This post is by Brent D. Griffiths from Politics, Policy, Political News Top Stories
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Sen. Bernie Sanders’ 2020 campaign announced Friday it will be the first major presidential campaign to have a unionized workforce, as party activists push Democratic candidates to mirror their progressive platforms within their own campaigns.
“Bernie Sanders is the most pro-union candidate in the field, he’ll be the most pro-union president in the White House and we’re honored that his campaign will be the first to have a unionized workforce,” Sanders’ campaign manager Faiz Shakir said in a statement.
Over the past week, a majority of the staff’s bargaining unit employees designated United Food and Commercial Workers Local 400 to represent them. The campaign stayed neutral during organizing efforts and voluntarily recognized the union once a majority of staffers signed union cards, according to both the campaign and the union.
UFCW Local 400 President Mark P. Federici said in a statement he expects the decision will mean pay parity and for Sanders’ campaign along with no gender bias or harassment and "equal treatment for every worker, whether they’re in Washington, D.C., Iowa, New Hampshire or anywhere else."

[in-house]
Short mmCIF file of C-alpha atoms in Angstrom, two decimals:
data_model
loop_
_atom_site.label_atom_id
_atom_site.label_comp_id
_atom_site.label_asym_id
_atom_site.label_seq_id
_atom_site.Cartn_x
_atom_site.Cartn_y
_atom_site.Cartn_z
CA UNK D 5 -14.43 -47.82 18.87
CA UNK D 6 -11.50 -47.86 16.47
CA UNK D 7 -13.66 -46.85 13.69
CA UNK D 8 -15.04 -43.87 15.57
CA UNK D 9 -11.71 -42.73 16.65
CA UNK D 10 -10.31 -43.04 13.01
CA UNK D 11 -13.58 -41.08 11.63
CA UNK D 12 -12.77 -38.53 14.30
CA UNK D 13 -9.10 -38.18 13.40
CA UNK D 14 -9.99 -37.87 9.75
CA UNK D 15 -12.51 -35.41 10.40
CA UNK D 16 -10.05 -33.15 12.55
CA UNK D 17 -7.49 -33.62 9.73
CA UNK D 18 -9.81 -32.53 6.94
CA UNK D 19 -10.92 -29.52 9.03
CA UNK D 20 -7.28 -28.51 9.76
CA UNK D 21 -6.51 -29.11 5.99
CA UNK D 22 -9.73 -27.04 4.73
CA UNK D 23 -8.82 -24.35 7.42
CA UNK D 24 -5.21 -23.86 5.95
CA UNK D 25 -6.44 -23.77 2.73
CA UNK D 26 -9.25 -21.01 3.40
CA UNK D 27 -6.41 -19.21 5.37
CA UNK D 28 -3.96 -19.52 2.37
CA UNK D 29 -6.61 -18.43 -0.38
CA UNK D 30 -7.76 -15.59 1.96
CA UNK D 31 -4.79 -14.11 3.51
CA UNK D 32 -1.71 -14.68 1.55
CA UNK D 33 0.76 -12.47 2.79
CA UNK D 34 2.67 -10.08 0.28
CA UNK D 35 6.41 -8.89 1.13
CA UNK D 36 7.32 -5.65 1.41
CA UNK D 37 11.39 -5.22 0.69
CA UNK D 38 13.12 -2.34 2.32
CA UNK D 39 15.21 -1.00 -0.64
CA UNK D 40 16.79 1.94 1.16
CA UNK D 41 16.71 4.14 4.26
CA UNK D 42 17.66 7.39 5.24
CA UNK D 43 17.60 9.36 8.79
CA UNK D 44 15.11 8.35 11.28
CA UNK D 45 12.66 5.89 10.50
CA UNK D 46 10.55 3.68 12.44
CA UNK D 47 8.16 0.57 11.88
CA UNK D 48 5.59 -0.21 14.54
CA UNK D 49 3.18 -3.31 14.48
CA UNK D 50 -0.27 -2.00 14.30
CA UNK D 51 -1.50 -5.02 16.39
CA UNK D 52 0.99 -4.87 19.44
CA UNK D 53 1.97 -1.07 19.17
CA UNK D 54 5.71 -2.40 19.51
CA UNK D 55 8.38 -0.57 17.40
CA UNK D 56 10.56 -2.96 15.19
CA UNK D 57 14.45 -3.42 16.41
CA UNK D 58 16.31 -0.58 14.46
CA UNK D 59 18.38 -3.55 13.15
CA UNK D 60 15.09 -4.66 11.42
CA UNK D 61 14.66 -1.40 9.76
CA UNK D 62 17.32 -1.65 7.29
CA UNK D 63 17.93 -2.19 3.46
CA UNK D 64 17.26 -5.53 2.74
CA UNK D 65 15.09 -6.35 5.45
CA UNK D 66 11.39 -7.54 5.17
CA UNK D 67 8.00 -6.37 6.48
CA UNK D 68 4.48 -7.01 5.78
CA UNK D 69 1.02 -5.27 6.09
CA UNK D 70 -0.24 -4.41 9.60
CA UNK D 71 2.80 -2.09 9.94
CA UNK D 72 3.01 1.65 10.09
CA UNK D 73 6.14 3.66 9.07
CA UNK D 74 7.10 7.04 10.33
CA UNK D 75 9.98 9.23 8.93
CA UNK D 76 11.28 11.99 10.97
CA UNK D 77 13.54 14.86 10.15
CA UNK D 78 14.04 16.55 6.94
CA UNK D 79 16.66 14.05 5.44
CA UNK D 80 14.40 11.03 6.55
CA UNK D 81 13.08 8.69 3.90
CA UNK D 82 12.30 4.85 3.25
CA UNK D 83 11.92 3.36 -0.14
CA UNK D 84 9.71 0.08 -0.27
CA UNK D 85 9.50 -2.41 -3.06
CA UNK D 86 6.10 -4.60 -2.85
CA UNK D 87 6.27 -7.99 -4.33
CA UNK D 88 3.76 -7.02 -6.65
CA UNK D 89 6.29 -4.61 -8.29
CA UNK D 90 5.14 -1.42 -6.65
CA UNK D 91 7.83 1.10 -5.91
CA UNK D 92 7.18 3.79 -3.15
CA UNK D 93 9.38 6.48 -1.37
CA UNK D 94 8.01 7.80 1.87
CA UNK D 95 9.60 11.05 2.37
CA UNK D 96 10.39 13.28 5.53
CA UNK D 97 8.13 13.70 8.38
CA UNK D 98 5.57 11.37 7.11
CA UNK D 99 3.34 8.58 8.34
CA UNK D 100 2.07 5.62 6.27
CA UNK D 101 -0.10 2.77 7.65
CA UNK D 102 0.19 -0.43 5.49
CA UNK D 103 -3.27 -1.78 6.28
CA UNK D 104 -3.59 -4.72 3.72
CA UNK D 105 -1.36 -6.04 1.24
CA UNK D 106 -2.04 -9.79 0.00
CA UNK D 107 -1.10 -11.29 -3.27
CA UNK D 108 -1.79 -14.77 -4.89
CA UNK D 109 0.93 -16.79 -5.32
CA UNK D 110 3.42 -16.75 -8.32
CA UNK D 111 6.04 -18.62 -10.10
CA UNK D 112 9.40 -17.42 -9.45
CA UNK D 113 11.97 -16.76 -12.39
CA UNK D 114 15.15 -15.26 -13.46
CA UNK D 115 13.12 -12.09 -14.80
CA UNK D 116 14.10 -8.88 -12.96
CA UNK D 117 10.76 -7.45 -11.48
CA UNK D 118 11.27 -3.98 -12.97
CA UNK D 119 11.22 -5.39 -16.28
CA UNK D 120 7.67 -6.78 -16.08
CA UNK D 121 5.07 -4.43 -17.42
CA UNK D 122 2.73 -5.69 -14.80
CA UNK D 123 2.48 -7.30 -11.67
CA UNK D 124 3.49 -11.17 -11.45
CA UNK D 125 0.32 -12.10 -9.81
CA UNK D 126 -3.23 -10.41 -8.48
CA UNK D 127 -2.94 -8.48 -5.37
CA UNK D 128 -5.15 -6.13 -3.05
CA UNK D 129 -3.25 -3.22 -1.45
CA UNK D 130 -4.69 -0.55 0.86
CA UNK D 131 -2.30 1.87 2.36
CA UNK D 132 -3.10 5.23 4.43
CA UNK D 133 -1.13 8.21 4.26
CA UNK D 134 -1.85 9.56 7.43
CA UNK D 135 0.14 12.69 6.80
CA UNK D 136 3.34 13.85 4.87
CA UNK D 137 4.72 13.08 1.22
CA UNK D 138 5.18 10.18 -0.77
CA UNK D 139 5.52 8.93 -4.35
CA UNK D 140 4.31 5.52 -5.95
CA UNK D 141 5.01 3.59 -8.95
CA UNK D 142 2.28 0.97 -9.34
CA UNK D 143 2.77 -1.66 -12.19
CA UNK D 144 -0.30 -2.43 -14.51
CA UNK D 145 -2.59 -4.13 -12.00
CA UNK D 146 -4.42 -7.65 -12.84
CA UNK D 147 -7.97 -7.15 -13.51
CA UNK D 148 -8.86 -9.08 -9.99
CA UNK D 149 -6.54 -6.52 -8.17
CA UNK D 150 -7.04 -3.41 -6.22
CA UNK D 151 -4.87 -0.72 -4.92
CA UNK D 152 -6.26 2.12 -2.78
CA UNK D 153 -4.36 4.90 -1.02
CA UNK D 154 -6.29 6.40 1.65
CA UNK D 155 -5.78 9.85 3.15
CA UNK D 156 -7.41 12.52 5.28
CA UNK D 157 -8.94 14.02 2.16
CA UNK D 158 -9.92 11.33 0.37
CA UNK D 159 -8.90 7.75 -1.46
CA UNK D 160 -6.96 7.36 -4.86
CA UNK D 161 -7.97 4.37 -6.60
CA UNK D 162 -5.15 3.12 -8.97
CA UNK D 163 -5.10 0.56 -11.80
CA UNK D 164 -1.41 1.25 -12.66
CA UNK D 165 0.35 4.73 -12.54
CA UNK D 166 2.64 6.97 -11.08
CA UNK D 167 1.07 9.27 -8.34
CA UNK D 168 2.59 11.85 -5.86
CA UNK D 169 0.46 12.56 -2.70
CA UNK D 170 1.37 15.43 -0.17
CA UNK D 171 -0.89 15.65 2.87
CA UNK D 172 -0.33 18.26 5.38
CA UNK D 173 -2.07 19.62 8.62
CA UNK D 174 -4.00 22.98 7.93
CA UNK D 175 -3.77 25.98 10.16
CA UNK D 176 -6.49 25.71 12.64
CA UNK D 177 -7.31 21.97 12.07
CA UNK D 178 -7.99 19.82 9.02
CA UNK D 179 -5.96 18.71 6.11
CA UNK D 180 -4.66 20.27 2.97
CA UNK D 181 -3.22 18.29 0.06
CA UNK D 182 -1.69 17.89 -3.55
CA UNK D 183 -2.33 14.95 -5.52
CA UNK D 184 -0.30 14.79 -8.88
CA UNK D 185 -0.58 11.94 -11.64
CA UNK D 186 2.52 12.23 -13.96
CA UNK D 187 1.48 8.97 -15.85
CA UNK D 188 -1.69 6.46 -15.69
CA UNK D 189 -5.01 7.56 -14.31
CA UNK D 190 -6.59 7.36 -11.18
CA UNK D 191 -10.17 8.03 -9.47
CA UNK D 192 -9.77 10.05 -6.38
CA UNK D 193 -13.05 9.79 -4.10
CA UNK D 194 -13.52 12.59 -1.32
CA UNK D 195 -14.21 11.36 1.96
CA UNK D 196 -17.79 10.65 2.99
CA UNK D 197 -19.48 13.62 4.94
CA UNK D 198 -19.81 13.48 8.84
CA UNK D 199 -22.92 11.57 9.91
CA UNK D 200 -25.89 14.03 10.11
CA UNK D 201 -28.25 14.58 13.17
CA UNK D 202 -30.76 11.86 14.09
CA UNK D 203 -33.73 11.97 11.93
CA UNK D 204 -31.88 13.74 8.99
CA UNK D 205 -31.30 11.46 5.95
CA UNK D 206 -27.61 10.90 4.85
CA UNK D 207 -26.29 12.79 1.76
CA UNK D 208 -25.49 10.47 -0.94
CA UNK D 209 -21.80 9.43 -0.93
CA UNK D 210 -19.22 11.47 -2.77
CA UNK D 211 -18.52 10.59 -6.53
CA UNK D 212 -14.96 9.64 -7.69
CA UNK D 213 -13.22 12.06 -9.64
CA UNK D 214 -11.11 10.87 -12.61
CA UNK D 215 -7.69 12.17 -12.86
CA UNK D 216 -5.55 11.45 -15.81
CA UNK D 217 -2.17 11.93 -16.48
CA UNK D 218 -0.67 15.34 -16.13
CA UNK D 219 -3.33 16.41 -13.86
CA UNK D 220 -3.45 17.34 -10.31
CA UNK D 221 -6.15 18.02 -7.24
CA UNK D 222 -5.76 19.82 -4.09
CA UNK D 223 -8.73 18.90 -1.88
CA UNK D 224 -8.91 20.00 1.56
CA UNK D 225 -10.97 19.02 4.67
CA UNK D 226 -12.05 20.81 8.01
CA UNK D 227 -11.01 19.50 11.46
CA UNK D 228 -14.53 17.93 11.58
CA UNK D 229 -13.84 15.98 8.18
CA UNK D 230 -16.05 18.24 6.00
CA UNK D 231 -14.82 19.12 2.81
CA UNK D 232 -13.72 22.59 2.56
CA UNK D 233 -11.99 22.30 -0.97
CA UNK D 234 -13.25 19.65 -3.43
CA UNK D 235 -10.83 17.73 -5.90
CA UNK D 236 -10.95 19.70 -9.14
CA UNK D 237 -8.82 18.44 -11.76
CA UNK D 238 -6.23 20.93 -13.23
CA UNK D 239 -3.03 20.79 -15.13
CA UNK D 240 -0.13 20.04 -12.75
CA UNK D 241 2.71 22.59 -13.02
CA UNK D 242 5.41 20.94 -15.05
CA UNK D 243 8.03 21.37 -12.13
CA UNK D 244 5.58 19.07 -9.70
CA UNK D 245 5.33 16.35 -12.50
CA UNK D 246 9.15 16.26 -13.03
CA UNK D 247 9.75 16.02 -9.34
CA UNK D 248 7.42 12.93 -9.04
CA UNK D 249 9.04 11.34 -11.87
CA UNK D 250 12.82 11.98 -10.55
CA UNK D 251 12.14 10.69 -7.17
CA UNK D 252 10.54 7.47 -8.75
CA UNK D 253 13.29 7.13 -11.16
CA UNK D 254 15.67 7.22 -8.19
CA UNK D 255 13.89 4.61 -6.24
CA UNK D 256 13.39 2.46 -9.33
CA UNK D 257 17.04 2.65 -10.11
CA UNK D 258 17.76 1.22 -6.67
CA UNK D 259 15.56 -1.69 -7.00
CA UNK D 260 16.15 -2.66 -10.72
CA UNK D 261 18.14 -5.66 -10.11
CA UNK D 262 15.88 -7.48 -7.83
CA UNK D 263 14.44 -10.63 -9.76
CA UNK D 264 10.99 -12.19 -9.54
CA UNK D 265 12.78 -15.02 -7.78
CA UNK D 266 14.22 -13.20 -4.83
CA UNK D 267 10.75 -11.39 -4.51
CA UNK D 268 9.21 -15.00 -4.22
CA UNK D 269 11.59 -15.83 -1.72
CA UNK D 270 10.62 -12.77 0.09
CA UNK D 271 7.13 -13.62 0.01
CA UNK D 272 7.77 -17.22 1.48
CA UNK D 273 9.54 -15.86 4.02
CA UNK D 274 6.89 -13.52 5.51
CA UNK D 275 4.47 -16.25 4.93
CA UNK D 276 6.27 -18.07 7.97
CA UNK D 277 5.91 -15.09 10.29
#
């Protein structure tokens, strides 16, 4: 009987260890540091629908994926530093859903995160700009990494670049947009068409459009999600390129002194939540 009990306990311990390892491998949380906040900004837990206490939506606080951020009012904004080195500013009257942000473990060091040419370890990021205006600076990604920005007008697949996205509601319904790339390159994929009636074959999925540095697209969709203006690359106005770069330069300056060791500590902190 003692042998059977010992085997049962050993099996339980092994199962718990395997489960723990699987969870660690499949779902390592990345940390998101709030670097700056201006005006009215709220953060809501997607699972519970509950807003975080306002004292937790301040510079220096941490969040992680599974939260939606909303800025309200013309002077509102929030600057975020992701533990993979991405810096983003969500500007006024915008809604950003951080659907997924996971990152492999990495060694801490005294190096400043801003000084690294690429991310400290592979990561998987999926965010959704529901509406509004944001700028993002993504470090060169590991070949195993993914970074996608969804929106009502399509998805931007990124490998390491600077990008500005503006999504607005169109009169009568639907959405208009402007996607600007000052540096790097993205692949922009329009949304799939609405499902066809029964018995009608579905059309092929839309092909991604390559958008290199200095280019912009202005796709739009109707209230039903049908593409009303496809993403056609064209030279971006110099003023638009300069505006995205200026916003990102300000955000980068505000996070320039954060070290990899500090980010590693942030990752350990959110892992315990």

Federici added that the union will represent all employees below the rank of deputy director and negotiations for a collective bargaining agreement will "begin as soon as possible."
Outside of Sanders, former Housing and Urban Development Secretary Julián Castro has pledged to pay all campaign workers at least $15 an hour and support his staff if they decided to organize.
The 2018 midterms saw over 20 Democratic campaigns and multiple state parties unionize under the Campaign Workers Guild and other established unions like UFCW as staffers pushed for better pay and working conditions, a move that came during a broader activist push on the party and its elected officials to live up to the minimum wage and union policies they support when it comes to their own staff.
In a statement, the Campaign Workers Guild said: "While the Campaign Workers Guild has concerns and questions about the unionization process engaged in by Bernie 2020 management, their recent announcement shows that we have succeeded in changing the status quo. On even the largest campaigns, campaign workers at all workplaces will have unions and will band together for their collective empowerment."
Article originally published on POLITICO Magazine